Sunday, January 22, 2017

Yesterday was Terrific -- Himself's First Full Day on the Throne Was A Disaster of Epic Proportions

Game on, eh?

I watched bits and pieces of the Women's March in DC on C-Span's livestream yesterday -- as it wasn't being covered live on any of the local broadcast stations. Odd I thought, but there you are. There were a lot of people there, obviously, but it was impossible to tell from the camera angle how many. Then I found a long-shot from the Washington Monument, and it was clear the crowd was huge, but still hard to tell how huge. Bigger, obviously, than the inaugural, but the people were arranged differently, facing away from the Capitol rather than towards it, and many, many more were in the streets beside the Mall than was the case during the inauguration.

A lot of people, yes, and they were certainly in a good mood, enjoying most of the speakers and entertainers -- it was certainly an energetic line up -- and even more important, enjoying one another's company. This was like a community get-together on a massive scale. They couldn't march -- there were too many people, and they'd already filled up a good deal of the march route -- so they had a rally instead, and it was good.

While the local stations didn't cover it live, they also didn't cover Trump's rambling, incoherent and self-referential remarks at the CIA live, and they didn't cover Sean Spicer's little tirade at the White House press corps live either.

So I'm still doing catch up on what was going on yesterday, the first full day in office for the new boss. Or whatever he is.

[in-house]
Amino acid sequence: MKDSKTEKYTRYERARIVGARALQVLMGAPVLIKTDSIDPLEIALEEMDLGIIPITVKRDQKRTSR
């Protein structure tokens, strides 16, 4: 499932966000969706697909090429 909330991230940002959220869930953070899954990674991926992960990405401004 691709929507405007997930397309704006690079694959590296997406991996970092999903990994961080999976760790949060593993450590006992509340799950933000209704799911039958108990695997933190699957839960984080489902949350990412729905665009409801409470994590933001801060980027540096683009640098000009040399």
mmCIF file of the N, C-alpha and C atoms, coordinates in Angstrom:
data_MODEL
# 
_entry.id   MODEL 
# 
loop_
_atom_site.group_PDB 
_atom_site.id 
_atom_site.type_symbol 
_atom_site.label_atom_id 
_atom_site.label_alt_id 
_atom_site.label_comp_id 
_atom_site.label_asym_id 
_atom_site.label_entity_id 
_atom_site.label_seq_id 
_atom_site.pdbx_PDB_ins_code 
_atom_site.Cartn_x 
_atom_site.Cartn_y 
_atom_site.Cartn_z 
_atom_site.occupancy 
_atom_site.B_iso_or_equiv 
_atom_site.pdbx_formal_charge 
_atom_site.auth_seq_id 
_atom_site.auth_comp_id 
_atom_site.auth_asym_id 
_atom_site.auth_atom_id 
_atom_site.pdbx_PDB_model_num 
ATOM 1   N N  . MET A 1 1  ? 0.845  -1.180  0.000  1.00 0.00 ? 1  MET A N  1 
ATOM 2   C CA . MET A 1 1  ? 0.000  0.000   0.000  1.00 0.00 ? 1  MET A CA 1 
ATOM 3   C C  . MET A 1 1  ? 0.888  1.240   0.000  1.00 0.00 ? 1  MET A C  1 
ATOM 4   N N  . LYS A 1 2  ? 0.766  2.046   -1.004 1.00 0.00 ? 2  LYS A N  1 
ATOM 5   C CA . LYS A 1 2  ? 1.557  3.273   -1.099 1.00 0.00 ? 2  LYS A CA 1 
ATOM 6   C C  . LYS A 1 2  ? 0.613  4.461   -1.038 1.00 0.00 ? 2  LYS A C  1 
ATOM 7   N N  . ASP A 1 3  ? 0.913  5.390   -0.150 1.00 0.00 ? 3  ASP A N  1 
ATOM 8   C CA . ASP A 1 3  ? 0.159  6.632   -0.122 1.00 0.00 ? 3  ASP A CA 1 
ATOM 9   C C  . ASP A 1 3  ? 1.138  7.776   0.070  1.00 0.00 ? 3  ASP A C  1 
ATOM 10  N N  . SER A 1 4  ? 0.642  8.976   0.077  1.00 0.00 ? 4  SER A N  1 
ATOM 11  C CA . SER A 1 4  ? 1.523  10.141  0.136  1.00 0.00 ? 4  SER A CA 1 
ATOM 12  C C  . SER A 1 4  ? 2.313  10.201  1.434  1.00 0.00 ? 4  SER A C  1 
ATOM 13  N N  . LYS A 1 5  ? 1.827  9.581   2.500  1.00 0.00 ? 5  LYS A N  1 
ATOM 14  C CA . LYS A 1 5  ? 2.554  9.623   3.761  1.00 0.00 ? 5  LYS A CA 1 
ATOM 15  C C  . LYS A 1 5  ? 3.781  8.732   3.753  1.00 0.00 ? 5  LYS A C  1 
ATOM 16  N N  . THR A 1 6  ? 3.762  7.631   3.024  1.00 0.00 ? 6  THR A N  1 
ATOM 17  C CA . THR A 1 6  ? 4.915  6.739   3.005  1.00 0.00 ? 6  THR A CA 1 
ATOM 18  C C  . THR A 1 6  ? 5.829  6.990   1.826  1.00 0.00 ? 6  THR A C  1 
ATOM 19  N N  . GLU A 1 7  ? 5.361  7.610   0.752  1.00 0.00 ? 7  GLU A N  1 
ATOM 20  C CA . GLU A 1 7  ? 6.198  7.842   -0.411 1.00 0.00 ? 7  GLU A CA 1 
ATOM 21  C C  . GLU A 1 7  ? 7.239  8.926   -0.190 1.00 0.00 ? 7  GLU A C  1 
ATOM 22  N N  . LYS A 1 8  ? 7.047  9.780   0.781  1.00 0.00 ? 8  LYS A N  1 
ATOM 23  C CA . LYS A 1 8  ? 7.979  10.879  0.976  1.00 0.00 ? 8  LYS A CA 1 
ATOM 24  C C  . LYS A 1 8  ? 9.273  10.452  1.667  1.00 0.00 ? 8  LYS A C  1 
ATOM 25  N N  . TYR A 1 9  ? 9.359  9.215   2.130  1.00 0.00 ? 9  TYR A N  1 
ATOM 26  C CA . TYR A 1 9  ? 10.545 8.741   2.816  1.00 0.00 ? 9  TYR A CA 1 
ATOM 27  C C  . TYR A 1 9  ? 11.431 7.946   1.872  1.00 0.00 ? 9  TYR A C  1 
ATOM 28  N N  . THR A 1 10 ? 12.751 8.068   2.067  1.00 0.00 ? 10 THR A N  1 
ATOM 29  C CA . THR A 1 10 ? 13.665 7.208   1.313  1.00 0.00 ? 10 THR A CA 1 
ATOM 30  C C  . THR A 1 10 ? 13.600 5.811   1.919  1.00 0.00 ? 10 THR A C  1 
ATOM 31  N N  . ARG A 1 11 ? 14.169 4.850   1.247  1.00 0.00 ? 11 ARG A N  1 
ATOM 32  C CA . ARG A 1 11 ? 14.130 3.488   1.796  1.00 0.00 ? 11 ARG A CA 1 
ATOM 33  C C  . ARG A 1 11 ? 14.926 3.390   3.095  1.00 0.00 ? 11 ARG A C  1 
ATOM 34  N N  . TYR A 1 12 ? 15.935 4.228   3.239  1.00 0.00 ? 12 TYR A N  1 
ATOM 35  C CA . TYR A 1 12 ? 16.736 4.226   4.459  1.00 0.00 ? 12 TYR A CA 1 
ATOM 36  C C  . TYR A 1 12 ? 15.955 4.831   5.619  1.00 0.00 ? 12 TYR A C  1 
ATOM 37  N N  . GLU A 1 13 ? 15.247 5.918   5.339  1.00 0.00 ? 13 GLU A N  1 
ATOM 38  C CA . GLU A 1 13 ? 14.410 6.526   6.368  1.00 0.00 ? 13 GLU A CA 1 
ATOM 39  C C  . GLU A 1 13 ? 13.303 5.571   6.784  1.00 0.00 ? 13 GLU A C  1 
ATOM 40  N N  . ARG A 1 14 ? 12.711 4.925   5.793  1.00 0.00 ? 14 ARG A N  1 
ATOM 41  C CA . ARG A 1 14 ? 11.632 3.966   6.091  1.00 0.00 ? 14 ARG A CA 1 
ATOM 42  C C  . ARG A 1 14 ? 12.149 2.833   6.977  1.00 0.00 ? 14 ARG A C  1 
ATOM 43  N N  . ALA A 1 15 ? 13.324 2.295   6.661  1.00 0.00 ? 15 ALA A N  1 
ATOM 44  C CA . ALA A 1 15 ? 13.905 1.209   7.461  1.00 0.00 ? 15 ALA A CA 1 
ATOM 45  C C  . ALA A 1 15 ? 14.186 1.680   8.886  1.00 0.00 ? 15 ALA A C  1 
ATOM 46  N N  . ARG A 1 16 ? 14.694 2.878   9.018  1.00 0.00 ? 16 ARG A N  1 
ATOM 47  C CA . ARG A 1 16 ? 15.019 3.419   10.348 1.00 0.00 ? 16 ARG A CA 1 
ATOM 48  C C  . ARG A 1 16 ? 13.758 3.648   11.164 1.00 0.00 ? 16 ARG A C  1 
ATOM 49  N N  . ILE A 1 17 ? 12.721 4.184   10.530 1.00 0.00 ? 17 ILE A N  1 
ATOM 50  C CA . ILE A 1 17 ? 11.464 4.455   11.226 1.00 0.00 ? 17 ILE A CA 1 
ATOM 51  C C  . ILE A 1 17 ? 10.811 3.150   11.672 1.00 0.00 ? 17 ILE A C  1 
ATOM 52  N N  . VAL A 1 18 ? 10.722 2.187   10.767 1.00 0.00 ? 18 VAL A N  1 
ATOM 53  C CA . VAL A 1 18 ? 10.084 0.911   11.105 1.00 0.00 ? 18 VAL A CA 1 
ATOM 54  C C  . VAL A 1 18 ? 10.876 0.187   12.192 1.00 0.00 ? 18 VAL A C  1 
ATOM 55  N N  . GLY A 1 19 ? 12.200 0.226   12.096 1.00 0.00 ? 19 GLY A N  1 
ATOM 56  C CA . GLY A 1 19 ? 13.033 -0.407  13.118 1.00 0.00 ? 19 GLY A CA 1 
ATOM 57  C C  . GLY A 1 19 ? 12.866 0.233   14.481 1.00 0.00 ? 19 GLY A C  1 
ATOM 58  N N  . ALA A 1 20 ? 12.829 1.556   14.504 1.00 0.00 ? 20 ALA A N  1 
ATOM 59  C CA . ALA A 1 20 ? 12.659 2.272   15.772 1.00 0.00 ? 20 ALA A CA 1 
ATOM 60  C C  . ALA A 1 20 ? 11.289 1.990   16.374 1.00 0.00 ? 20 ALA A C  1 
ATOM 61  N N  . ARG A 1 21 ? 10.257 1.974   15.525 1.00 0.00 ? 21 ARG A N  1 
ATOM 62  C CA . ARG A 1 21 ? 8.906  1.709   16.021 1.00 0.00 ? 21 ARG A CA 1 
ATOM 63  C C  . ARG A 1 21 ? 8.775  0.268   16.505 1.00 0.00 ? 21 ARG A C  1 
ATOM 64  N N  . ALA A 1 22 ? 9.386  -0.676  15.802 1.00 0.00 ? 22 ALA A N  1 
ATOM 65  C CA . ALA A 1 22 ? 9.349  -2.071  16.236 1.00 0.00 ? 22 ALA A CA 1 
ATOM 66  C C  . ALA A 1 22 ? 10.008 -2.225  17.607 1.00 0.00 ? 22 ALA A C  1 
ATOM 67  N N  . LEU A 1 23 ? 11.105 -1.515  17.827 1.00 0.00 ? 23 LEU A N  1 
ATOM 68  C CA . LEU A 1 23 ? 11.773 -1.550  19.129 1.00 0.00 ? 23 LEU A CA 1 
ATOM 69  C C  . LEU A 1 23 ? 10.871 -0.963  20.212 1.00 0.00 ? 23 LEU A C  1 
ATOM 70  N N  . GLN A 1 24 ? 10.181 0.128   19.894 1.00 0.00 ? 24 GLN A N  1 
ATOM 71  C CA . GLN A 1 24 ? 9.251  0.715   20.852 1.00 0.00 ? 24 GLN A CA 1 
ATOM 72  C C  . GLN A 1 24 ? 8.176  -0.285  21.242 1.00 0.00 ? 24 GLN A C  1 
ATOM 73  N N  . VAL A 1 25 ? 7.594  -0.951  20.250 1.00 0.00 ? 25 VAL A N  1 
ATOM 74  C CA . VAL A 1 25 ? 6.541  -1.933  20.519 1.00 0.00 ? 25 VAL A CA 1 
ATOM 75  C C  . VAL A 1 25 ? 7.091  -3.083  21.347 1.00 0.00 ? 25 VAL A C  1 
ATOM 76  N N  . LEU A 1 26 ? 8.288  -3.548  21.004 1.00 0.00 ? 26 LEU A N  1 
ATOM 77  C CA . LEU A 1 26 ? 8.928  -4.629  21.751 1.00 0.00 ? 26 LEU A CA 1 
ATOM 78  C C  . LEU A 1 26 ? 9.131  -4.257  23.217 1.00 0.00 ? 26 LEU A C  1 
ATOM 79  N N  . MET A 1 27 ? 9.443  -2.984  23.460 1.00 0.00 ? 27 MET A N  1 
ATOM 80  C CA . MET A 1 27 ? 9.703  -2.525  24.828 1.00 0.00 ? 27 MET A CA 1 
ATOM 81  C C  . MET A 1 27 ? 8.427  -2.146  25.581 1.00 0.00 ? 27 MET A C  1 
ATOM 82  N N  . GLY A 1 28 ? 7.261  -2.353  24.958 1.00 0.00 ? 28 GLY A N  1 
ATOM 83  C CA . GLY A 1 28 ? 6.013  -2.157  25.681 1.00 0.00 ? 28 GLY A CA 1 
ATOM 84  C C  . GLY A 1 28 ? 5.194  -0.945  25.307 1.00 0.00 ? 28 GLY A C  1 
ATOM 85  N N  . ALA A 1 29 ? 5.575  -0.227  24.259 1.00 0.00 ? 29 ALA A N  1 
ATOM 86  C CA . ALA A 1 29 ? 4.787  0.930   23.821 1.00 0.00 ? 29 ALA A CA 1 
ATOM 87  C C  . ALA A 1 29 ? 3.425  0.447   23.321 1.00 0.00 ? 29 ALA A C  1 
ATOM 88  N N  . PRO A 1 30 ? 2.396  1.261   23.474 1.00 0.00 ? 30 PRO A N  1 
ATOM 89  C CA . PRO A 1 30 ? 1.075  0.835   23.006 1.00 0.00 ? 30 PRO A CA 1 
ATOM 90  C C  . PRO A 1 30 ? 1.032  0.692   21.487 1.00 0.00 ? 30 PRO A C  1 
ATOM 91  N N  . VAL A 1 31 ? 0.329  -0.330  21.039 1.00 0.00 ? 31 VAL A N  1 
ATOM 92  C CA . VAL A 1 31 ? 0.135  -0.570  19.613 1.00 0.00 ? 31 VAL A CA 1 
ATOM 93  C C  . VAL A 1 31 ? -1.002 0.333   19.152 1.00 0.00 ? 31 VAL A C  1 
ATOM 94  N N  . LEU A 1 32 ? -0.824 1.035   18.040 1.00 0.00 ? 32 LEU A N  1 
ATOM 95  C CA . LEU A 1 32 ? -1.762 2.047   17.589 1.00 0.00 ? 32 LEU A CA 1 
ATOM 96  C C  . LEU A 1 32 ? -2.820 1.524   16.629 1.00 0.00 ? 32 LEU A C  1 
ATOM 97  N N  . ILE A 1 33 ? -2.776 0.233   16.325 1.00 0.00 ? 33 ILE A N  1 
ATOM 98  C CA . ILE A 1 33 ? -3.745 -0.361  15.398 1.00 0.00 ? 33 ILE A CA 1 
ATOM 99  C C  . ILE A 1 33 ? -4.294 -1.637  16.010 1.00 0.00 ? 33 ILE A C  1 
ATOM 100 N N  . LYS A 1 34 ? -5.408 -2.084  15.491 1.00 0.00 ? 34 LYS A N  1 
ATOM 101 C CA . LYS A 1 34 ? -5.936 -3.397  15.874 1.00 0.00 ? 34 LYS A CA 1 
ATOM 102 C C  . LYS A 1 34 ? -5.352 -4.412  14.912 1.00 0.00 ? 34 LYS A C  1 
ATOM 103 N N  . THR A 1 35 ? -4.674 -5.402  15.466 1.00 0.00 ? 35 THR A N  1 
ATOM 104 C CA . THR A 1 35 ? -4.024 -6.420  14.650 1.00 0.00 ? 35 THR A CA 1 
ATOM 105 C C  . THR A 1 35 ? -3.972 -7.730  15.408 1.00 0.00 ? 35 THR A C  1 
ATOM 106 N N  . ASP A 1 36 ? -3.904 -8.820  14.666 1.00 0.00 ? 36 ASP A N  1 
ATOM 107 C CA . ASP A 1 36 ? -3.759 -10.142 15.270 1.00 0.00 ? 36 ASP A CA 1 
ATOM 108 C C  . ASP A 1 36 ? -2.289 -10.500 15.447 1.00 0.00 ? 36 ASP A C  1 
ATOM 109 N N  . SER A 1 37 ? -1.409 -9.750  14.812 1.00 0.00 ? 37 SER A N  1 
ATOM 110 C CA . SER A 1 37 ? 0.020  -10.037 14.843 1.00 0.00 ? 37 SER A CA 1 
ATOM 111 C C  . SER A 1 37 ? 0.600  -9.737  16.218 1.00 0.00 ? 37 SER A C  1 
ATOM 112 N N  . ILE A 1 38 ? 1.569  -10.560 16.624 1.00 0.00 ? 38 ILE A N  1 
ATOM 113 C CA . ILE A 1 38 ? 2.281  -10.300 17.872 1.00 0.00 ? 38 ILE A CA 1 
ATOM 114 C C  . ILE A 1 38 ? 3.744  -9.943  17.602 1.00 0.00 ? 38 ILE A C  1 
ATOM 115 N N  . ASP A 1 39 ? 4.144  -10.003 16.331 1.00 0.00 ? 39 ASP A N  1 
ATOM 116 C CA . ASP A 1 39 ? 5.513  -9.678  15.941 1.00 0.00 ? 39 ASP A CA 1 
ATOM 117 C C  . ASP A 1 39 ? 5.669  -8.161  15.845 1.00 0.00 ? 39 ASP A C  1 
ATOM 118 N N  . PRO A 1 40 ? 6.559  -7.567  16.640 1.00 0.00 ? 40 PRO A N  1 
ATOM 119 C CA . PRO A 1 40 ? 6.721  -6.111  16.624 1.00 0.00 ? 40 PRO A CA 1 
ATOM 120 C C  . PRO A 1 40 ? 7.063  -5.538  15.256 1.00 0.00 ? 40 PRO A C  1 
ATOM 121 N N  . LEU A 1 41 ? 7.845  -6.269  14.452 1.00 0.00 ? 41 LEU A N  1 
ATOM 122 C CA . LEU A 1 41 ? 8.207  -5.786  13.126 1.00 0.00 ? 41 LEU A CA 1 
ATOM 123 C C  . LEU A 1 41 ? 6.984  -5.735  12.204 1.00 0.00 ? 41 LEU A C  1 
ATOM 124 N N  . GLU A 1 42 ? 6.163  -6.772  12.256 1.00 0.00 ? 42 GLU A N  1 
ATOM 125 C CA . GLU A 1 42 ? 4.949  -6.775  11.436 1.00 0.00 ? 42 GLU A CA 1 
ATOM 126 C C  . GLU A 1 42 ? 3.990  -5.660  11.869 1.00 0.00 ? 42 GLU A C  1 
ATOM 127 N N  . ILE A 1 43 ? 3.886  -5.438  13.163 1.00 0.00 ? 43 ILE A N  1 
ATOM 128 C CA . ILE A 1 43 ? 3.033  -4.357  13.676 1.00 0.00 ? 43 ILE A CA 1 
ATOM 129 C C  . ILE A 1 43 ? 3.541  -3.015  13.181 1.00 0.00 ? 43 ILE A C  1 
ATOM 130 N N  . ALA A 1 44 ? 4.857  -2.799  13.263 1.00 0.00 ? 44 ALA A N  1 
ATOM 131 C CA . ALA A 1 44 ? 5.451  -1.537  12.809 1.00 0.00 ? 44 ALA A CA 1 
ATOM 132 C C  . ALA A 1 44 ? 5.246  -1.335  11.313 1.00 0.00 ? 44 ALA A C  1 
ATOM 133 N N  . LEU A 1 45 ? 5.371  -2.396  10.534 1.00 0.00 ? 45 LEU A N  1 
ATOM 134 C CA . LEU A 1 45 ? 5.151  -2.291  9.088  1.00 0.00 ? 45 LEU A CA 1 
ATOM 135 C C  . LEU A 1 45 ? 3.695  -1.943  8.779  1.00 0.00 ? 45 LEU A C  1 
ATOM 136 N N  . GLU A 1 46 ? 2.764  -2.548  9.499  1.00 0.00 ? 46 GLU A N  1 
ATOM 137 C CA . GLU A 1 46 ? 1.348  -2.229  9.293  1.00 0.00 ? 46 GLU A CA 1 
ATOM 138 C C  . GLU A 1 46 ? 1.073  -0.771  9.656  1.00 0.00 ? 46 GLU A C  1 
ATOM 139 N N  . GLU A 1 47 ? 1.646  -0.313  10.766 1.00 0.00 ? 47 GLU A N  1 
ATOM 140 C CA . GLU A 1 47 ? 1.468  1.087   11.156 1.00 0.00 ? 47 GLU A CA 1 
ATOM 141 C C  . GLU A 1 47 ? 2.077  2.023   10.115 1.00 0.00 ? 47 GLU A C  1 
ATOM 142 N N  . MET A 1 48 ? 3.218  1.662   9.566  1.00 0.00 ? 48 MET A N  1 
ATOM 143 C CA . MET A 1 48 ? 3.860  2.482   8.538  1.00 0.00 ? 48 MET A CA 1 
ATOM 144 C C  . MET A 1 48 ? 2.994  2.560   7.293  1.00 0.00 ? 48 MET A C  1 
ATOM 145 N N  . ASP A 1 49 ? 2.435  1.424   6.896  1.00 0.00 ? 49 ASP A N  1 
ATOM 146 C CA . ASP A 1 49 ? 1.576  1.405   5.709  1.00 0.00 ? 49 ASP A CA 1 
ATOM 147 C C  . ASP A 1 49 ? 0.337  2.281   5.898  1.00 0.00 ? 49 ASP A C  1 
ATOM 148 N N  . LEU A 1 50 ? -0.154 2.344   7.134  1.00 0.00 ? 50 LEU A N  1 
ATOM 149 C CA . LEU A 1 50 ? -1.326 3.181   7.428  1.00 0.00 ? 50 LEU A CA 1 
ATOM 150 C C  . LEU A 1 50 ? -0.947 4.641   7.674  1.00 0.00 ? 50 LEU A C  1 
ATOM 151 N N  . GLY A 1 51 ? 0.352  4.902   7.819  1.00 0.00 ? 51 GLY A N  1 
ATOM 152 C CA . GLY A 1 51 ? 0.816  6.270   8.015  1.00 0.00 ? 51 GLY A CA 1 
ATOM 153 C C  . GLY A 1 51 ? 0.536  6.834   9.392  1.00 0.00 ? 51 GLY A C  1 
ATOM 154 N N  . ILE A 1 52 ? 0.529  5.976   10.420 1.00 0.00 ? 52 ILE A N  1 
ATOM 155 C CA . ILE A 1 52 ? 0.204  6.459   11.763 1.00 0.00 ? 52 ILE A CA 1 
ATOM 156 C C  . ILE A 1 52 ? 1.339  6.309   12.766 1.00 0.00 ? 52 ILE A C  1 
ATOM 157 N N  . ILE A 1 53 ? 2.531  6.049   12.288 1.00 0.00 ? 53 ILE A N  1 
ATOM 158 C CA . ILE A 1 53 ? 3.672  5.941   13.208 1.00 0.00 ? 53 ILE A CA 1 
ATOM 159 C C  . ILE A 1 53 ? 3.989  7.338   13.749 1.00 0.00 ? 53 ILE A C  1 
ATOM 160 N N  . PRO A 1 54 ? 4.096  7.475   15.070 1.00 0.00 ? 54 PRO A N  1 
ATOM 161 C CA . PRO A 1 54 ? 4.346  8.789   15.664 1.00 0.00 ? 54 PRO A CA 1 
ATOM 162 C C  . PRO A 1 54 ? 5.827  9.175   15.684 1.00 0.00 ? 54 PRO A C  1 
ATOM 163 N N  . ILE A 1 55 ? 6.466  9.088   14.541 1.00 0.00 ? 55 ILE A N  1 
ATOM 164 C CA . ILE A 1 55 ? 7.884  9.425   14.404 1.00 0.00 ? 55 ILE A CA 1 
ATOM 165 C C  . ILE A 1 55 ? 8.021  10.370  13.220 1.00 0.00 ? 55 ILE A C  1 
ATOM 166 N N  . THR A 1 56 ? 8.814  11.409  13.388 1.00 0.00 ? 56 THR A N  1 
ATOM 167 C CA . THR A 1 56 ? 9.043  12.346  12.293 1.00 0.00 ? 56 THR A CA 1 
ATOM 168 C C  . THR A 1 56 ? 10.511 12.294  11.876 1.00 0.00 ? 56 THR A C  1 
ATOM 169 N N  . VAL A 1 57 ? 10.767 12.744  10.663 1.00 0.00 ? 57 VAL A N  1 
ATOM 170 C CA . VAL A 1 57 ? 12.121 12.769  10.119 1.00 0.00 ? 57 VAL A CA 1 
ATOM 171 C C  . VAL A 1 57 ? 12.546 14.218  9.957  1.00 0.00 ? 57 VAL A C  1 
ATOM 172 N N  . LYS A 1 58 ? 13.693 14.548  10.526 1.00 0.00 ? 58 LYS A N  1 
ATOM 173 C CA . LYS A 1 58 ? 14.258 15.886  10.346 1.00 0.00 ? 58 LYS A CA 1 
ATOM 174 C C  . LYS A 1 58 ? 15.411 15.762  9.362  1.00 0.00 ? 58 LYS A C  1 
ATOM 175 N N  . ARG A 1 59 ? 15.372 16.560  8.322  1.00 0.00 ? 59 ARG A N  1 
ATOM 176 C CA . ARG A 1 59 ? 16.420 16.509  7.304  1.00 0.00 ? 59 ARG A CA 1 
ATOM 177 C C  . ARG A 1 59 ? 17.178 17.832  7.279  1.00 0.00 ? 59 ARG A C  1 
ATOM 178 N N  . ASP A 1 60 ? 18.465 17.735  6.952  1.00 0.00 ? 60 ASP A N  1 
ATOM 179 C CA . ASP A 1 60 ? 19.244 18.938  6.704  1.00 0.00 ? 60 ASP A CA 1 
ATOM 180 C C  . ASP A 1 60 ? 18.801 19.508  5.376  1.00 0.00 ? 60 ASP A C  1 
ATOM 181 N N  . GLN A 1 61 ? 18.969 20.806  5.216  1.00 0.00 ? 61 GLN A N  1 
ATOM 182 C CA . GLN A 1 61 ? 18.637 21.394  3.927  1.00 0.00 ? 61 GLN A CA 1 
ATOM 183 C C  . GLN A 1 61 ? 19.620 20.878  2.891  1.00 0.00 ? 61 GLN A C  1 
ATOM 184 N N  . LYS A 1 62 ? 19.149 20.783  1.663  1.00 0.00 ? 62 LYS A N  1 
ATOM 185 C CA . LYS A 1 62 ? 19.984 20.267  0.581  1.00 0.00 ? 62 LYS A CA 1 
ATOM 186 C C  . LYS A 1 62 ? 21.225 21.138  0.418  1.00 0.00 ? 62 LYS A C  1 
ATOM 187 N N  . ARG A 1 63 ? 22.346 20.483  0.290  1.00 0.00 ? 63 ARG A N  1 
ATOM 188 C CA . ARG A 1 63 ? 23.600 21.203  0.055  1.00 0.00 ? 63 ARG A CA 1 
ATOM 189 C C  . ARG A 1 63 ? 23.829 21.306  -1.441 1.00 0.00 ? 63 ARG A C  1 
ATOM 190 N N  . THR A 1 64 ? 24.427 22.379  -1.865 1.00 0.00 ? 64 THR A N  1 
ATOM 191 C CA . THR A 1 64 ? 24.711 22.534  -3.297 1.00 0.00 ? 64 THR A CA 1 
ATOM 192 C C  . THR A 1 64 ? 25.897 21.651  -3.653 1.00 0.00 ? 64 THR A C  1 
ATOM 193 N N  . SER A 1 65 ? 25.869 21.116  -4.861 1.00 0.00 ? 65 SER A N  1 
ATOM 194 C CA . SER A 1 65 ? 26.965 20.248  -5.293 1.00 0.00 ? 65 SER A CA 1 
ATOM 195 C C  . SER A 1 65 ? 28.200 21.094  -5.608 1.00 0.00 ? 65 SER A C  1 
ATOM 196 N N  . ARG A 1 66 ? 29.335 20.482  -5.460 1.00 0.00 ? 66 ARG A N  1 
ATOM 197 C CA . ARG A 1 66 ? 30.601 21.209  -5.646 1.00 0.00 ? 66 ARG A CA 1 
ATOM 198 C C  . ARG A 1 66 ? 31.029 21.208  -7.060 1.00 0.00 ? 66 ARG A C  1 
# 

Not sure at this point just how "in charge" he is. But we'll know soon enough.

The masses of people in the streets yesterday, in DC and all over the country, was astonishing. In my condition, I can't do these things any more, and it kind of drives me nuts. I don't want to be sitting at home with oxygen tanks and tubes and doG knows what-all, remembering to take my meds and trying to remember which ones I forgot this time, yadda yadda. But that's the reality I live with, and it means no more marching in protest or hanging out much with various opponents of the status quo...

I have to get news as it comes and I can find it, and the news is often shaped and shaded for a particular purpose in support of a particular agenda. Treading carefully and critically is necessary.

As I cruised around the Internet for news on the marches, my astonishment at the outpouring of community feeling, good fellowship and determined opposition to Trump and all his cronies and minions all over the country and the world only grew. I had no idea -- I don't think anybody did -- that the Women's Marches would be so well-attended. 

750,000 in Los Angeles??? Is that even conceivable? Estimates now range to 650,000 in DC. 100,000 in Denver. 120,000 in Seattle. 10,000 or 20,000 in Albuquerque --- Albuquerque!!  20,000 in Sacramento. 100,000 in Boston. 400,000 to 500,000 in NYC.

And it goes on and on and on, In many places, the largest demonstrations ever seen. Unprecedented. And everywhere, consistent reports of good feeling, community, and determined opposition to Trump and all his bullshit.

I've noted some of the critics of yesterday's demonstrations have taken the tack that the women were incoherent, had no specific goals or items they were protesting, their rage was impotent, their presence in the streets irrelevant. Yadda yadda, the usual anti-protest garbage.

But here's the deal, during this nascent popular uprising -- that's what it is -- the White House and the would be God-Emperor were trying to take control of the narrative, to dominate the coverage, and to make all this Female Business go away.

As I say, neither their efforts nor the marches themselves were covered live on my teevee, and I didn't see that much of what was going on elsewhere when I checked the Internet. But when I did see things...